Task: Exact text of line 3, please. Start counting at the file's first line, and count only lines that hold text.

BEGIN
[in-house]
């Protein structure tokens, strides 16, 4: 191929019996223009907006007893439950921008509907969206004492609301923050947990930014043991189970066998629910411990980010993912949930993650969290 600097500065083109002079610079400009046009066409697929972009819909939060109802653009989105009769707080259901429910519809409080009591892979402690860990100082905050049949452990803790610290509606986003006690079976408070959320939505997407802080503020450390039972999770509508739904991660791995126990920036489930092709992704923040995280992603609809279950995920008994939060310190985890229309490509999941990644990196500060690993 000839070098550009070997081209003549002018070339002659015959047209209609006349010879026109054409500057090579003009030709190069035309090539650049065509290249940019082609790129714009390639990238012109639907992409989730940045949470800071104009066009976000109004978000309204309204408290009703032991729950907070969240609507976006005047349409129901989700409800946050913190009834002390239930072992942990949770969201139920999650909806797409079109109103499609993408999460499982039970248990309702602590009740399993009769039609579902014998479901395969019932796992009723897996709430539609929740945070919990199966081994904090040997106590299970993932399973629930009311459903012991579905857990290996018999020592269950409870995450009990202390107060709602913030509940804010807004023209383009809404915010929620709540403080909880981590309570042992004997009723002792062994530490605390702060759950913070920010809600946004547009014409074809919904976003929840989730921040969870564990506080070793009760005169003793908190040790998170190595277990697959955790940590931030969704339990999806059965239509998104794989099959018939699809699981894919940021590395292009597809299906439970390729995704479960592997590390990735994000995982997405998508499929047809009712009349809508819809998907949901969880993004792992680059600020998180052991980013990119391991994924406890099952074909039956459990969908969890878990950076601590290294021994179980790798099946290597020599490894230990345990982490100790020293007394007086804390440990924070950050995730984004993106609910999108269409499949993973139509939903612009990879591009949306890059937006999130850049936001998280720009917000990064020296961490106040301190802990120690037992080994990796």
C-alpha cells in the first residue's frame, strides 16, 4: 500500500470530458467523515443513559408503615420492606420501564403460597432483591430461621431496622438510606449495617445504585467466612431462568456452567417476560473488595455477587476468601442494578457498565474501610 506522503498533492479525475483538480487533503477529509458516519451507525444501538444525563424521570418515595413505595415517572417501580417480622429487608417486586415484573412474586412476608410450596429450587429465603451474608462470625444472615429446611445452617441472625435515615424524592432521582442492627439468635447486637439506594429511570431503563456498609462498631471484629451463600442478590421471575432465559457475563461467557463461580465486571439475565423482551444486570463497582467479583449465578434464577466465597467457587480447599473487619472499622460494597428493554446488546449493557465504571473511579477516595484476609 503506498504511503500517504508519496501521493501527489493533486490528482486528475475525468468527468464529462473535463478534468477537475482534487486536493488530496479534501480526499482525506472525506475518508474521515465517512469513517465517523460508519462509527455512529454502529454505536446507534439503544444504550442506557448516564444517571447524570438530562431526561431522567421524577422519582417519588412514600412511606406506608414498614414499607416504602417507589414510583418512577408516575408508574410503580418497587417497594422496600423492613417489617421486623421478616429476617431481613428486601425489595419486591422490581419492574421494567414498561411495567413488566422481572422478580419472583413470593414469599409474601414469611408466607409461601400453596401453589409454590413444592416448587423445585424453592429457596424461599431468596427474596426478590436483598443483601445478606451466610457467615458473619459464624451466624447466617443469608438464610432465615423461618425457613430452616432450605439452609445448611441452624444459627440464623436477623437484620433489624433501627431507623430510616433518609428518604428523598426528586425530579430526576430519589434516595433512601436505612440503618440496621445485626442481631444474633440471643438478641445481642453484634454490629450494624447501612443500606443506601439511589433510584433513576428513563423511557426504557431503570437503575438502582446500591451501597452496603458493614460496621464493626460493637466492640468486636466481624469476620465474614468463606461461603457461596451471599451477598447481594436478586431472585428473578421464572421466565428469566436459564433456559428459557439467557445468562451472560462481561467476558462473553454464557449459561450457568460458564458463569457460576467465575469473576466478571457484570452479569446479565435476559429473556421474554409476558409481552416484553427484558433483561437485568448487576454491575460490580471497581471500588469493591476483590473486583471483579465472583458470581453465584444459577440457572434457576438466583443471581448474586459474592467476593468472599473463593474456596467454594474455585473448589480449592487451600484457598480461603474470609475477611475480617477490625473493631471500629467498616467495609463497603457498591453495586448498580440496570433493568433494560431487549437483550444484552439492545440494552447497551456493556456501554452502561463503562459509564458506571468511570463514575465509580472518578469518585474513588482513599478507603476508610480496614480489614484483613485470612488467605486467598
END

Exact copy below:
C-alpha cells in the first residue's frame, strides 16, 4: 500500500470530458467523515443513559408503615420492606420501564403460597432483591430461621431496622438510606449495617445504585467466612431462568456452567417476560473488595455477587476468601442494578457498565474501610 506522503498533492479525475483538480487533503477529509458516519451507525444501538444525563424521570418515595413505595415517572417501580417480622429487608417486586415484573412474586412476608410450596429450587429465603451474608462470625444472615429446611445452617441472625435515615424524592432521582442492627439468635447486637439506594429511570431503563456498609462498631471484629451463600442478590421471575432465559457475563461467557463461580465486571439475565423482551444486570463497582467479583449465578434464577466465597467457587480447599473487619472499622460494597428493554446488546449493557465504571473511579477516595484476609 503506498504511503500517504508519496501521493501527489493533486490528482486528475475525468468527468464529462473535463478534468477537475482534487486536493488530496479534501480526499482525506472525506475518508474521515465517512469513517465517523460508519462509527455512529454502529454505536446507534439503544444504550442506557448516564444517571447524570438530562431526561431522567421524577422519582417519588412514600412511606406506608414498614414499607416504602417507589414510583418512577408516575408508574410503580418497587417497594422496600423492613417489617421486623421478616429476617431481613428486601425489595419486591422490581419492574421494567414498561411495567413488566422481572422478580419472583413470593414469599409474601414469611408466607409461601400453596401453589409454590413444592416448587423445585424453592429457596424461599431468596427474596426478590436483598443483601445478606451466610457467615458473619459464624451466624447466617443469608438464610432465615423461618425457613430452616432450605439452609445448611441452624444459627440464623436477623437484620433489624433501627431507623430510616433518609428518604428523598426528586425530579430526576430519589434516595433512601436505612440503618440496621445485626442481631444474633440471643438478641445481642453484634454490629450494624447501612443500606443506601439511589433510584433513576428513563423511557426504557431503570437503575438502582446500591451501597452496603458493614460496621464493626460493637466492640468486636466481624469476620465474614468463606461461603457461596451471599451477598447481594436478586431472585428473578421464572421466565428469566436459564433456559428459557439467557445468562451472560462481561467476558462473553454464557449459561450457568460458564458463569457460576467465575469473576466478571457484570452479569446479565435476559429473556421474554409476558409481552416484553427484558433483561437485568448487576454491575460490580471497581471500588469493591476483590473486583471483579465472583458470581453465584444459577440457572434457576438466583443471581448474586459474592467476593468472599473463593474456596467454594474455585473448589480449592487451600484457598480461603474470609475477611475480617477490625473493631471500629467498616467495609463497603457498591453495586448498580440496570433493568433494560431487549437483550444484552439492545440494552447497551456493556456501554452502561463503562459509564458506571468511570463514575465509580472518578469518585474513588482513599478507603476508610480496614480489614484483613485470612488467605486467598